Researchers at Cornell University are helping food companies and their food safety managers get one step closer to preventing listeria contamination thanks to the technological advancements of what's known as a "digital twin."
The digital twin was created by replicating a fresh-cut produce facility. In this instance, the digital twin model was used to identify the optimal times and locations to look for the bacteria’s presence and therefore prevent food contamination.
According to a study published in the Journal of Applied and Environmental Microbiology, by using a digital twin, researchers were able to provide food safety managers a way to visualize microbial contamination risks and patterns in their operations without stopping production to experiment and test.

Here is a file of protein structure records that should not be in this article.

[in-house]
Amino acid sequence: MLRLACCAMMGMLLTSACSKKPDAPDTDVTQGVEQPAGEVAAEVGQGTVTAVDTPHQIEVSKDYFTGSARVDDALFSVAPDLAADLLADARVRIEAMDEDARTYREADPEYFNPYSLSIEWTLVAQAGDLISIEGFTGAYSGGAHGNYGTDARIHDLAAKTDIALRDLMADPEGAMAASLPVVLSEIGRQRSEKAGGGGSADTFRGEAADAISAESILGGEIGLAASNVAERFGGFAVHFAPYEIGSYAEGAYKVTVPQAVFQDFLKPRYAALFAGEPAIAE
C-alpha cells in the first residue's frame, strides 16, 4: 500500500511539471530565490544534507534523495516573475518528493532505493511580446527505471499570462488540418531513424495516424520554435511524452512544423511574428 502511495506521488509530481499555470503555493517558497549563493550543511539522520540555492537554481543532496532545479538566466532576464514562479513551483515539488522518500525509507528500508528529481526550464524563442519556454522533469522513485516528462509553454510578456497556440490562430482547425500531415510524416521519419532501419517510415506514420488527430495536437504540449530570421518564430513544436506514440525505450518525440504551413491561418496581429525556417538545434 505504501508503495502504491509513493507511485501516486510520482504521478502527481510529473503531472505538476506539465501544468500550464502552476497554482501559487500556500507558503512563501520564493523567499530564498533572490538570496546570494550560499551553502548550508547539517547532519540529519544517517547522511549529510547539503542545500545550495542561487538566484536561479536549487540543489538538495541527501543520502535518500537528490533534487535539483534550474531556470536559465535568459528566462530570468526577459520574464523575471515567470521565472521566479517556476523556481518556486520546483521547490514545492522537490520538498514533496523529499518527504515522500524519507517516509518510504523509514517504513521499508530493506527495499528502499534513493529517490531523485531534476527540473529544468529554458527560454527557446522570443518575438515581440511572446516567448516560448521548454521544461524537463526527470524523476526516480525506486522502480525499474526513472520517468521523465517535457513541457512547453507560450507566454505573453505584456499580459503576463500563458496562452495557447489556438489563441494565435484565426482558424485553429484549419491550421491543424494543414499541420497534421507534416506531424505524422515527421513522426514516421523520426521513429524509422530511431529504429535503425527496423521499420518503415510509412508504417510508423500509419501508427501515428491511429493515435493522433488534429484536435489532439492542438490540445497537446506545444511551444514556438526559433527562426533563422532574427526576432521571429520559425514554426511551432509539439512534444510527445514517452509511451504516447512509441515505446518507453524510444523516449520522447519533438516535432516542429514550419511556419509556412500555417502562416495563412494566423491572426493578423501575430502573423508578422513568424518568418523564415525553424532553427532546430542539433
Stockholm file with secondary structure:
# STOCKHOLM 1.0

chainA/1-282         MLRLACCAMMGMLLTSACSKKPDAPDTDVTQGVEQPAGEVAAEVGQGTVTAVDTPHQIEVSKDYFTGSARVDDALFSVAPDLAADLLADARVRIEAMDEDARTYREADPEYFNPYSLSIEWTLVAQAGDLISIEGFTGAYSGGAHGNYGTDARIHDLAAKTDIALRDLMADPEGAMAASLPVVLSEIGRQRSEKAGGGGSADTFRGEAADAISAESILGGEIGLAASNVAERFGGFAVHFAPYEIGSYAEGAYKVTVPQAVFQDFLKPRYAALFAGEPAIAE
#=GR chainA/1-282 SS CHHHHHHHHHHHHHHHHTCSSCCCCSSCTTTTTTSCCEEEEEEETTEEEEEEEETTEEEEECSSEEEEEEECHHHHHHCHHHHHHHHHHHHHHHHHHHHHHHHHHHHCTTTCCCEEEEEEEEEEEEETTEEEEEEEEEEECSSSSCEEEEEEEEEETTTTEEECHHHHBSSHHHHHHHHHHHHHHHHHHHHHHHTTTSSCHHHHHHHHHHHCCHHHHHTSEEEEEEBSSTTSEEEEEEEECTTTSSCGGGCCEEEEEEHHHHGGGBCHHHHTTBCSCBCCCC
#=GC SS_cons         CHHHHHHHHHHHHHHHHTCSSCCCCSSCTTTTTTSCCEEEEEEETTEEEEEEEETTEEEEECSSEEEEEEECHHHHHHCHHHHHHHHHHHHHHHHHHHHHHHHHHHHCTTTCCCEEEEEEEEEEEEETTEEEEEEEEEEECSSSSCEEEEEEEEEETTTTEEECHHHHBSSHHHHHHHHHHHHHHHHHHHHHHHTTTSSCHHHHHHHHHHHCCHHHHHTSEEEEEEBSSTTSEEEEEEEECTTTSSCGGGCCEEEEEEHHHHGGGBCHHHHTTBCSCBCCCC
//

“In the two facilities we modeled in this study, we wanted to find when sampling certain types of locations would be more beneficial than sampling random locations, and vice versa,” Isaid Renata Ivanek, Ph.D. ’08, associate professor at the College of Veterinary Medicine and senior author on the study.
The researchers plan to develop similar models for produce packing houses as well as grocery stores, thereby providing the food industry with digital twins that can be updated with real-time data, and can use simulation, modeling and machine learning to help workers make decisions about food safety hazards.